Yeah so I obviously have no idea what I'm talking about in my talk about the release in my last comment and in the review, since Yes Man just buried the competition at the box office this weekend. Jim Carrey beat Will Smith at the box office? SOMEBODY beat Will Smith at the box office?! Unbelievable!

  7. Yeah but Americans love a comedy...especially in times of economic stress. And Smith's film is a downer that no one knows what it's about.

  8. Very good points there, Matthew. Ironically, I'd argue most people should actually STOP saying "yes" to everything - that's what got half of them up to their eyeballs in debt in the first place.

  9. I think Sony shot themselves in the foot by being so secretive about "Seven Pounds." They thought they would intrigue everyone by being mysterious about the plot...turns out no one cared.

  10. Yeah, I'll admit I was planning to take a pass on this even before reading your expected but excellently reasoned piece. I got a good laugh out of "saying yes to everything that popped up in their writing sessions." Jim Carry to my mind, (an actor who does have talent, but few projects to accurately gage it) only wholly succeeded in ETERNAL SUNSHINE. I did take note, however, that you did admit that Rhys Darby and Zoey Deschanel stole the spotlight (yes Zoey's career did take a hit after THE HAPPENING) and that wonderfukl actor, terrence Stamp.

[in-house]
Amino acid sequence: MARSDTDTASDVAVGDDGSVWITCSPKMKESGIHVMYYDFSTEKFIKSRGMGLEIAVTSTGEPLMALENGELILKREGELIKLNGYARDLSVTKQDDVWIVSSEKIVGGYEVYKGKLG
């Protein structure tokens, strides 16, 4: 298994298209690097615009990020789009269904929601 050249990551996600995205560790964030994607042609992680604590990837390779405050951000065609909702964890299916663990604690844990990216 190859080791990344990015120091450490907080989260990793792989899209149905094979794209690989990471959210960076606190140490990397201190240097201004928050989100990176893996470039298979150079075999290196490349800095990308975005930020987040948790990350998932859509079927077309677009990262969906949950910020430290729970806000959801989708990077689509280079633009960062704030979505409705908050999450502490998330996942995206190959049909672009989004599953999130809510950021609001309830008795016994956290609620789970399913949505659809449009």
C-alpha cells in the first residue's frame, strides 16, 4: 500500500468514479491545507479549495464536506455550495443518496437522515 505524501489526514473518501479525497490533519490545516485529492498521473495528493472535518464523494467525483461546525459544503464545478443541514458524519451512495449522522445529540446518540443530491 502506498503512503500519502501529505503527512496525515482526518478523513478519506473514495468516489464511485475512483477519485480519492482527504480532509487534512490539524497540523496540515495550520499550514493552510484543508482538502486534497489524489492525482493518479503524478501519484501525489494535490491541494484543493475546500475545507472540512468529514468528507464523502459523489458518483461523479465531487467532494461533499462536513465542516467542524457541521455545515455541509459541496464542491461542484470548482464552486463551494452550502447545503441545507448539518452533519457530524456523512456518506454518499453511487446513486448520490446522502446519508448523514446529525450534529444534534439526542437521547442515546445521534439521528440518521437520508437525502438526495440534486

One too many sight gags? Indeed, and there are simply too many other movies to see at crunch time.

  11. Still trying to figure out why you saw this in the first place? The only reason I can come up with is that you had already seen everything else out. Is this true? Note: must answer "yes." Thanks.

  12. Yeah, Matthew, they out-mysteried the audience with the marketing campaign. Of course I haven't seen the trailer (or the movie yet) so I don't know how they were spinning it, but I have found out how it ends, and I never like that. I'll still see it.

    Thanks much, Sam - and calling this "crunch time" is an understatement. Yes, Fletch, there are quite a few movies sitting there waiting for me that I still haven't seen - those "In Theaters" in my sidebar that have no grade next to them. Plus I missed Ashes of Time:Redux last week and it's come and gone. I have seen Bedtime Stories and Valkyrie, though, so I only have Button and The Reader added to my personal viewing list this week.